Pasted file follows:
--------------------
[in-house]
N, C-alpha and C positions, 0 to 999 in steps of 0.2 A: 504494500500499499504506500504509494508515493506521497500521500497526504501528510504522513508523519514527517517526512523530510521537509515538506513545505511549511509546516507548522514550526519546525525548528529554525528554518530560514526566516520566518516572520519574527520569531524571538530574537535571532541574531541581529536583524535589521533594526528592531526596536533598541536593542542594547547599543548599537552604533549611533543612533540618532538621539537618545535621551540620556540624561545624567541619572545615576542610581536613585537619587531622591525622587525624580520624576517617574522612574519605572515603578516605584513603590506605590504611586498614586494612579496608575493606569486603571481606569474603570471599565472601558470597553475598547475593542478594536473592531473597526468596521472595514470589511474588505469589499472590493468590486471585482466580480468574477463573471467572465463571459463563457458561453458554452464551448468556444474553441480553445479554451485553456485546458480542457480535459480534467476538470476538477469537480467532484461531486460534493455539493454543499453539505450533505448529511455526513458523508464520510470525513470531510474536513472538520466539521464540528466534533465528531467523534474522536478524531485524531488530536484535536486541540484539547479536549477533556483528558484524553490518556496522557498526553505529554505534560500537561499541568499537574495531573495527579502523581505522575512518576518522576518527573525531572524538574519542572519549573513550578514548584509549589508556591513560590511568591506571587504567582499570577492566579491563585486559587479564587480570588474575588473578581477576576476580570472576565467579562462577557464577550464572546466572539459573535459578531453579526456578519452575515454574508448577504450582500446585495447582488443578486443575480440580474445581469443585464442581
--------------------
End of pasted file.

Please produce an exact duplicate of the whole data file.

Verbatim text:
[in-house]
N, C-alpha and C positions, 0 to 999 in steps of 0.2 A: 504494500500499499504506500504509494508515493506521497500521500497526504501528510504522513508523519514527517517526512523530510521537509515538506513545505511549511509546516507548522514550526519546525525548528529554525528554518530560514526566516520566518516572520519574527520569531524571538530574537535571532541574531541581529536583524535589521533594526528592531526596536533598541536593542542594547547599543548599537552604533549611533543612533540618532538621539537618545535621551540620556540624561545624567541619572545615576542610581536613585537619587531622591525622587525624580520624576517617574522612574519605572515603578516605584513603590506605590504611586498614586494612579496608575493606569486603571481606569474603570471599565472601558470597553475598547475593542478594536473592531473597526468596521472595514470589511474588505469589499472590493468590486471585482466580480468574477463573471467572465463571459463563457458561453458554452464551448468556444474553441480553445479554451485553456485546458480542457480535459480534467476538470476538477469537480467532484461531486460534493455539493454543499453539505450533505448529511455526513458523508464520510470525513470531510474536513472538520466539521464540528466534533465528531467523534474522536478524531485524531488530536484535536486541540484539547479536549477533556483528558484524553490518556496522557498526553505529554505534560500537561499541568499537574495531573495527579502523581505522575512518576518522576518527573525531572524538574519542572519549573513550578514548584509549589508556591513560590511568591506571587504567582499570577492566579491563585486559587479564587480570588474575588473578581477576576476580570472576565467579562462577557464577550464572546466572539459573535459578531453579526456578519452575515454574508448577504450582500446585495447582488443578486443575480440580474445581469443585464442581